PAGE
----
I went to food tests in some LA schools, and none of the students even knew: (1) what the word vegan means, or that (2) you can actually buy veggie burgers at Vons [grocery store]. After testing a veggie burger in a school cafeteria, a girl once asked me, “Can you get veggie burgers at the supermarket?” We face tremendous challenges and resistance. Every victory is a step forward.
I believe our success will be replicated in other states. We need a nationwide coalition of students demanding vegan meal options. If students don’t care about the animals, we need those who care about human health and the climate crisis. I think we can look forward to a national mandate within in the next 6 years when a new U.S. president is in office and the senators now grappling with radical change have had a bit more time. Among our many activities, Earth Peace is lobbying for the end to animal agriculture to be stated in the Green New Deal—something it currently does not embrace. Without that piece of the deal, there is no Green New Deal.
How have you remained active in the effort after you achieved your initial success?
I work on this every day. Earth Peace just won a national award from the Environmental Protection Agency for our Healthy Freedom Campaign. I expect my post-college career to revolve around this issue. We are gathering more doctors and more supporters, and we are coming for California.
What advice would you give other vegan teenagers who want to start such a campaign in their own areas?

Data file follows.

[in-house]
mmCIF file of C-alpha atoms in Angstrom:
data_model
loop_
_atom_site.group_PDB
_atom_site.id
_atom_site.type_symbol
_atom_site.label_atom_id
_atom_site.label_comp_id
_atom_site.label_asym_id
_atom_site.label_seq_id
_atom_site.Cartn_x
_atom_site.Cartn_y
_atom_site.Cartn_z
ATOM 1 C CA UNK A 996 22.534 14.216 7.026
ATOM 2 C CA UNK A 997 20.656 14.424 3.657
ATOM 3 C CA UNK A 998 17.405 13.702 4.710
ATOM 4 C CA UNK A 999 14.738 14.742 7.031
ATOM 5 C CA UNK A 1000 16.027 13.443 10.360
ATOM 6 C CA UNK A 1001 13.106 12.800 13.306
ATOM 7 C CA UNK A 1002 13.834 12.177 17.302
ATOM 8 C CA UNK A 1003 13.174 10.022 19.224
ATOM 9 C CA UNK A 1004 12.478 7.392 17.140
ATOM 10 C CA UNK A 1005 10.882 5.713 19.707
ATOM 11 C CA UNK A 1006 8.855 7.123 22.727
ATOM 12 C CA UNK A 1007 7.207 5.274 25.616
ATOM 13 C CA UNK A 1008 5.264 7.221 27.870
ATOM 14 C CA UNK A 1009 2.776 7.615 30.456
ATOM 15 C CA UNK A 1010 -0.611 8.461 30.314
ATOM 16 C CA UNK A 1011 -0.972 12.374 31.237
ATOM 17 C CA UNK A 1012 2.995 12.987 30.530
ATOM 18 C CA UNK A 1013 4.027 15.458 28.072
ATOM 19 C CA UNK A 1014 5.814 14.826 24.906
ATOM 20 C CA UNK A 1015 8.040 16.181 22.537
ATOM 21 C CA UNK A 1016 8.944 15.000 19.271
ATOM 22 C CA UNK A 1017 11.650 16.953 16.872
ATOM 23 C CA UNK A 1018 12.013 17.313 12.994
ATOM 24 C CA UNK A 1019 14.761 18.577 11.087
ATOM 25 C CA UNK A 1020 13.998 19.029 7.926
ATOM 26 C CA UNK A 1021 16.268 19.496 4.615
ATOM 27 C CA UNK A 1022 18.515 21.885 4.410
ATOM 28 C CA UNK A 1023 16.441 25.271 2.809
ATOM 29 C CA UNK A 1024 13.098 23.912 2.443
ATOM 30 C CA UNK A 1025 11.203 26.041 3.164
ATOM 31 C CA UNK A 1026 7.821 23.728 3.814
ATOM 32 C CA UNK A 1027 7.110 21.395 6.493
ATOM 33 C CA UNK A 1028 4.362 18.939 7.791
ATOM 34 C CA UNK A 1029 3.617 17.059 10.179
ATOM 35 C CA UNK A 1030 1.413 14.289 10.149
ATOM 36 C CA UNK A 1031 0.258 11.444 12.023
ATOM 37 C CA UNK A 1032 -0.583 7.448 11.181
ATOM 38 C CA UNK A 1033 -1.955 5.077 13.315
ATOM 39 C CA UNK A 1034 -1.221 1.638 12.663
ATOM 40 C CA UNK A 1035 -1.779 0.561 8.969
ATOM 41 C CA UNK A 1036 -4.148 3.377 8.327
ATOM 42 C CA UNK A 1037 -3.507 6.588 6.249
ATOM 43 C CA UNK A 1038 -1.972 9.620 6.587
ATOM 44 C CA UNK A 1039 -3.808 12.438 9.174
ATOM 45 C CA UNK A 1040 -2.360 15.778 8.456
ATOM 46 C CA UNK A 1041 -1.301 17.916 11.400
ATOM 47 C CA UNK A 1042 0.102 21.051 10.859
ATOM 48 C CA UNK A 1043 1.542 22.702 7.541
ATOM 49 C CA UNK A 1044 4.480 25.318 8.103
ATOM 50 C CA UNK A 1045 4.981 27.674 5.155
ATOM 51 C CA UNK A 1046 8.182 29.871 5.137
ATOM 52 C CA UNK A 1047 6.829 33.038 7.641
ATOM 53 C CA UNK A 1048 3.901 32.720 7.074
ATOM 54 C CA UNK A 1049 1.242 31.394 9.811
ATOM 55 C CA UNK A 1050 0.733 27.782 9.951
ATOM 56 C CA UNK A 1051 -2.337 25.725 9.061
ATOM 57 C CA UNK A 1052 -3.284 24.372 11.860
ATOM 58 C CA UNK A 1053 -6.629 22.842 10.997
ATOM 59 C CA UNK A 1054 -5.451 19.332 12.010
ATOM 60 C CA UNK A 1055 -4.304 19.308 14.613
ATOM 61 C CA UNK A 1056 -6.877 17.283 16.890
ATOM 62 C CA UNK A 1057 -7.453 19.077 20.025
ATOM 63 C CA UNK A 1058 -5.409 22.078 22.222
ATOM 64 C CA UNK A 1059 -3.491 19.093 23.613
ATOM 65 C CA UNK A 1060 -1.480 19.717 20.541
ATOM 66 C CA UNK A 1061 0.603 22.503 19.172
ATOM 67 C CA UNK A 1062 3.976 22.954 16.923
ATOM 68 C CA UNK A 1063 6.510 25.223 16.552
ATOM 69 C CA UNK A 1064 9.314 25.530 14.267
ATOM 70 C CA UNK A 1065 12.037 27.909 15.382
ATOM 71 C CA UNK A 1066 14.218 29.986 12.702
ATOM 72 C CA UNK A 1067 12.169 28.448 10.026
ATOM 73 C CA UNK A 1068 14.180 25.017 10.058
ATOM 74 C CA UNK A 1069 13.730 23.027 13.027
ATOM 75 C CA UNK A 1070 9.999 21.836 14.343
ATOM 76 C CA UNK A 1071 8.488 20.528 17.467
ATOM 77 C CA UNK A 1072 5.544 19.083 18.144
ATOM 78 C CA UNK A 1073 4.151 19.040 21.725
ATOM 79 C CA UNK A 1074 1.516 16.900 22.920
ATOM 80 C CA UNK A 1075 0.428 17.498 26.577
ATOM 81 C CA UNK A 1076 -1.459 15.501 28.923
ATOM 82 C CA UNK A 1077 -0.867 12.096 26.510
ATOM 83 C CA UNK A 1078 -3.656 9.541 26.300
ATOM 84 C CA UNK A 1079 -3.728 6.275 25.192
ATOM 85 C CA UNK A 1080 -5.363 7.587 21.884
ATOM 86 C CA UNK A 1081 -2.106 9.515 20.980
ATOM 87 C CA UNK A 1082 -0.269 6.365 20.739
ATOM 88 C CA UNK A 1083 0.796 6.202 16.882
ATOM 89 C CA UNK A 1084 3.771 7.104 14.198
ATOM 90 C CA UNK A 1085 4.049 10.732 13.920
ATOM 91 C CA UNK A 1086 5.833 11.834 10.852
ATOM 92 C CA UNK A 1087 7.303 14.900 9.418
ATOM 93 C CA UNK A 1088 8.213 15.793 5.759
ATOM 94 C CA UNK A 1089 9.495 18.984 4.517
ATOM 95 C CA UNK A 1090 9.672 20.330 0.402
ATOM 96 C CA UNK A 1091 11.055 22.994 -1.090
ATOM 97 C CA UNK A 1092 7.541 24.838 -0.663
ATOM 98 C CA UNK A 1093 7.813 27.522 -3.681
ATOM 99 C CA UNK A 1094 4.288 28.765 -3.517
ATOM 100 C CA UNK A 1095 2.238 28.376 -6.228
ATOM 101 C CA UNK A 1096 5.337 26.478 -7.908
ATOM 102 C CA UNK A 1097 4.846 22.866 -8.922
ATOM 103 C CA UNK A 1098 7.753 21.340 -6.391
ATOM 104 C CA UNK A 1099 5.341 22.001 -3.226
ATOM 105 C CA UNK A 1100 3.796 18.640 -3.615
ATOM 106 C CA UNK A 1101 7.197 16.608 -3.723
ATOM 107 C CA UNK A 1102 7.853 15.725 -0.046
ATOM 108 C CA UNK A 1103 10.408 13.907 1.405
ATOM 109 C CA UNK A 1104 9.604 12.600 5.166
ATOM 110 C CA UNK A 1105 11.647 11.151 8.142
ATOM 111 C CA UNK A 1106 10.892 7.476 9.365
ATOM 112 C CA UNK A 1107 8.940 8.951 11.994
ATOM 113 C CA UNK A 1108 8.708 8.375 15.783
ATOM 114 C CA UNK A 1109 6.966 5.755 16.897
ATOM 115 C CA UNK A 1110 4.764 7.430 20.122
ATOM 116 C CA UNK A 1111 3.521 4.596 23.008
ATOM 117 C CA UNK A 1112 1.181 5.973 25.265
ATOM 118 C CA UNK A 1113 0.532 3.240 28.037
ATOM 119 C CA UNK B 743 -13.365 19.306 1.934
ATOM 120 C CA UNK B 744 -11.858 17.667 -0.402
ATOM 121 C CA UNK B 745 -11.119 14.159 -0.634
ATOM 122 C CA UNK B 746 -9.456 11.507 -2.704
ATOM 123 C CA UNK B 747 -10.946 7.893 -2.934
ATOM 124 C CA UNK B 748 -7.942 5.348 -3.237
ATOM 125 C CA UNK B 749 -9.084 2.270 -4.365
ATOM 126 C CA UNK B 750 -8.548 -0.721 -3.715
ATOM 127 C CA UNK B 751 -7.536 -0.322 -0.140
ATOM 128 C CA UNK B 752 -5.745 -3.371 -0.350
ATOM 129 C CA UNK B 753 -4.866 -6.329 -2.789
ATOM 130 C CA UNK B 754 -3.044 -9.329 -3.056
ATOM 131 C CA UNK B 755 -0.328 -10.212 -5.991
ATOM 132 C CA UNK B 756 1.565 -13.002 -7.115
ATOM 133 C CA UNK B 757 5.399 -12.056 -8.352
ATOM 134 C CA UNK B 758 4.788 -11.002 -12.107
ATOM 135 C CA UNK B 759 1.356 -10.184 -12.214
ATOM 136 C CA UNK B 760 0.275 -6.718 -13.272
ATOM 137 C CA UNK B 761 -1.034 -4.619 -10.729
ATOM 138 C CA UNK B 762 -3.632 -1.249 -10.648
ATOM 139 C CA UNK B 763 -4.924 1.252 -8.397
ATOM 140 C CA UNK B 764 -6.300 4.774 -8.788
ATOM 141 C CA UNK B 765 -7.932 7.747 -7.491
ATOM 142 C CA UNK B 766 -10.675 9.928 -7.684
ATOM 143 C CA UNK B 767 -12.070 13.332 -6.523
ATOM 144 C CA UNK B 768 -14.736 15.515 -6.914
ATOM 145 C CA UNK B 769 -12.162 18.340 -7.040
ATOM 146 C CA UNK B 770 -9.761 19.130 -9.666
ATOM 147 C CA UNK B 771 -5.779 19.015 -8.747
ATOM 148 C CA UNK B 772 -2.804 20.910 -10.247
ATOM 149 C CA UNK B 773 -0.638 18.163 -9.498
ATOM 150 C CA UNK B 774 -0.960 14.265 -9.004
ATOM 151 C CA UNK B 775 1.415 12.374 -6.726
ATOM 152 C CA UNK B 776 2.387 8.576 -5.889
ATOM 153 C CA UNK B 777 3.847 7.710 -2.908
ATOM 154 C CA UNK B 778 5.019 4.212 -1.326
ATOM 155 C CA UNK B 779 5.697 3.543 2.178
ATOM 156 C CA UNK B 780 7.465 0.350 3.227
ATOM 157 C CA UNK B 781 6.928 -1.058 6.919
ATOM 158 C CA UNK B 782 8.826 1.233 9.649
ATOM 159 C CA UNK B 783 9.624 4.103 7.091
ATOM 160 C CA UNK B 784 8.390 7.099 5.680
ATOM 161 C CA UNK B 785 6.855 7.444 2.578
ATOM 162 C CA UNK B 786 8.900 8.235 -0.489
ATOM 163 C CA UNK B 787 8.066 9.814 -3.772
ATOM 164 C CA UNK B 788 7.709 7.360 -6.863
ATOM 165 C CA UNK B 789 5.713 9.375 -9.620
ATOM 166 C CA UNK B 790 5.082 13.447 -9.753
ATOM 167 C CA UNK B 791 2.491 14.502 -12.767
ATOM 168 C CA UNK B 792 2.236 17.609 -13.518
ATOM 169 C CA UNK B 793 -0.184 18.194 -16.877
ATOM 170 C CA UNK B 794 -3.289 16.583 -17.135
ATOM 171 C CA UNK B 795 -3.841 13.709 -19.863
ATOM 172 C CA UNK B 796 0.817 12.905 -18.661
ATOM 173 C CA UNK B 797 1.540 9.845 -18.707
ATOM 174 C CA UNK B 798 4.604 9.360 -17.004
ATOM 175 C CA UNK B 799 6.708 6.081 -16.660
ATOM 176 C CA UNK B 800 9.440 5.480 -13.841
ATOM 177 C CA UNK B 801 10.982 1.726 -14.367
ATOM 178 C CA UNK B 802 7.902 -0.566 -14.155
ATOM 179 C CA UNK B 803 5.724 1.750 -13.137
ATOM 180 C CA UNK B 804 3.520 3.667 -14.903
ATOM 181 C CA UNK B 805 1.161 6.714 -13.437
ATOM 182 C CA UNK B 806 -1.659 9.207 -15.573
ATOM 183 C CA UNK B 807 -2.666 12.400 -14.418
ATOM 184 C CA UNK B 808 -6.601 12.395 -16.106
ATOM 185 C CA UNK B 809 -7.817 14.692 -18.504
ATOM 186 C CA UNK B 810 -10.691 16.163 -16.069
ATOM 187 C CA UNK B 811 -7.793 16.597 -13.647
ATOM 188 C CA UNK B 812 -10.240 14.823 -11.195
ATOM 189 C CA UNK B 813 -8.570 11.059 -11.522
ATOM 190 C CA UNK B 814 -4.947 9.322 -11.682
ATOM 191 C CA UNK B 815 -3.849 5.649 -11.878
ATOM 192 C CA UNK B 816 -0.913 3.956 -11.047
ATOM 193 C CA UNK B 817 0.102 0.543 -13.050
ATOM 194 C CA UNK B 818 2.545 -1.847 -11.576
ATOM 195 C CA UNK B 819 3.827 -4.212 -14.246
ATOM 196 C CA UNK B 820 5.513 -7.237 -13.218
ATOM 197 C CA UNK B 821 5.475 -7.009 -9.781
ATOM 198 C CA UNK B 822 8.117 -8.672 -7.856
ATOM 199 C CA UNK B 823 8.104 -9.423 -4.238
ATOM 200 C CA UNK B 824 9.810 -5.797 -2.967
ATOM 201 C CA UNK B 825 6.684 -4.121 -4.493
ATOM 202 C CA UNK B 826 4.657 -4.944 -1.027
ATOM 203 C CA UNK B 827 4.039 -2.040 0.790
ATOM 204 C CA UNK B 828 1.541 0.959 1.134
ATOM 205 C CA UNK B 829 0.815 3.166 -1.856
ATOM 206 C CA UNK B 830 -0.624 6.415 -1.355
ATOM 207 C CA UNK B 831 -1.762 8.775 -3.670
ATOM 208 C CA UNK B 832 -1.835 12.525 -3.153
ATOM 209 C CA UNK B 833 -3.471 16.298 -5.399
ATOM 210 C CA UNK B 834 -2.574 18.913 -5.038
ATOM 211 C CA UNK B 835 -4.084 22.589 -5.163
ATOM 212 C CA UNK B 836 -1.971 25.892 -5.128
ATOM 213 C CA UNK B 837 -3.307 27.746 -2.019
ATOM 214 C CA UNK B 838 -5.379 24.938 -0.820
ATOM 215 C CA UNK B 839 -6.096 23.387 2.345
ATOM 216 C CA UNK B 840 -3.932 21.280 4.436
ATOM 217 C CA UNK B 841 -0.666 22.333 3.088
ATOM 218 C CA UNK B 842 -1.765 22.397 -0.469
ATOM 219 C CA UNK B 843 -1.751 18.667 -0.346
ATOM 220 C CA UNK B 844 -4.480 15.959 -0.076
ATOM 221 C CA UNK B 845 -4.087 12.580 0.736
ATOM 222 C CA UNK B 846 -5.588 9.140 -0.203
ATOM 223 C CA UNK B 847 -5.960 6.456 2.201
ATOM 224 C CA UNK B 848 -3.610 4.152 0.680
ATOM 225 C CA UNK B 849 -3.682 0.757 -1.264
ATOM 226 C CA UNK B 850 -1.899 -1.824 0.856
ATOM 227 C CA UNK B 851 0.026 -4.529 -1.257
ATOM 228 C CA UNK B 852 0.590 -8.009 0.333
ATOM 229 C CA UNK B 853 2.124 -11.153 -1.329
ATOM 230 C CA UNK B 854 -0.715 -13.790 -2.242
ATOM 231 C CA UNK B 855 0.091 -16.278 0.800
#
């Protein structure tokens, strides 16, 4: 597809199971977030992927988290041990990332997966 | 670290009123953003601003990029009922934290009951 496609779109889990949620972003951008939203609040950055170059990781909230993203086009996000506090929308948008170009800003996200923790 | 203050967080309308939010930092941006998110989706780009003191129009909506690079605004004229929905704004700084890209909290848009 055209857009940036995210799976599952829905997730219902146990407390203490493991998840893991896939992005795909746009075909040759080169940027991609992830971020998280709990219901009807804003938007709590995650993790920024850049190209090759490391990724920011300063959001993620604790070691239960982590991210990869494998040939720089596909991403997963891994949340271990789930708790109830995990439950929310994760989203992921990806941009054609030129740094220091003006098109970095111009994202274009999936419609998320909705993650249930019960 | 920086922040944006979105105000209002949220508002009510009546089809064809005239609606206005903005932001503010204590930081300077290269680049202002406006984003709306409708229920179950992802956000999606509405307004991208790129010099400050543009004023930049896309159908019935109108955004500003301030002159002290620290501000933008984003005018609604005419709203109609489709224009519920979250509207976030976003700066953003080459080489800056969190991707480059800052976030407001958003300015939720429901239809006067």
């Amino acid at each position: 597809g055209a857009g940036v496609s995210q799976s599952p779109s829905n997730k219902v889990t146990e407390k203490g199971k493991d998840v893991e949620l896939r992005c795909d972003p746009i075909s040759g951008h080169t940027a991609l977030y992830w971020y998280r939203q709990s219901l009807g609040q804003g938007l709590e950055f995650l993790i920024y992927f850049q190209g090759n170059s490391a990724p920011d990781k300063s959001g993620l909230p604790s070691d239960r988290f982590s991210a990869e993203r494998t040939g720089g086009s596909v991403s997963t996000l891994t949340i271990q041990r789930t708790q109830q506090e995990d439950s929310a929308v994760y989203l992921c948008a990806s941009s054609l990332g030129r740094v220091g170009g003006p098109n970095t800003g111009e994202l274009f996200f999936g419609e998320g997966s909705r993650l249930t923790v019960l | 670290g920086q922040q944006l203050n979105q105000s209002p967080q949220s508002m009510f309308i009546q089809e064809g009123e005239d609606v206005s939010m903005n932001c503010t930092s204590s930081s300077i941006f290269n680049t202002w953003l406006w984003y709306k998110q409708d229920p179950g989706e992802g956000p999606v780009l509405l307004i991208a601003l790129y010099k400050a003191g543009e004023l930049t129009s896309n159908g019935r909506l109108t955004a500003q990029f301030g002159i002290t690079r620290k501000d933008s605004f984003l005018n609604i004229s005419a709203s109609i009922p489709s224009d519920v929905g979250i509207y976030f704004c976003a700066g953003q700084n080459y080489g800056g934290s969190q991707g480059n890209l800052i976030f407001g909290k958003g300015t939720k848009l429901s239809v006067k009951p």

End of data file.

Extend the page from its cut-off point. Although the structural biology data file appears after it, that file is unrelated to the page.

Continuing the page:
Decide if you are ready to give up large portions of your life. Decide if you are ready for exhaustion and trials, and for being bullied, laughed at and blocked in many cases. Decide if it matters that much to you. If it does, then jump all the way in and give it everything: days, nights, and weekends. Don’t quit, and don’t take no for an answer.
If you want vegan meal choices in your school district, you will need to compile a dossier of medical proof that it’s most sound for kids on a health level. You need to learn how to find your ally on the school board. You can consult our website for doctors who will help you if they have time. Science on the health is all the bureaucrats will really listen to. Get ready to show up publicly over and over and over; it never ends.
Then you have to get as many students as you possibly can to join your cause. This is something that cannot be achieved on your own; it takes a team of people who are willing to sacrifice. Most students are not able to sacrifice consistently, so expect them to come and go. Just keep moving ahead. When you have students there, make them aware every day of their importance and how valuable and vital they are. The things we are trying to change are monumental, and every person is needed to win.
Thanks to Lila Copeland for taking the time to be interviewed! Congratulations on her upcoming award this summer from the Environmental Protection Agency!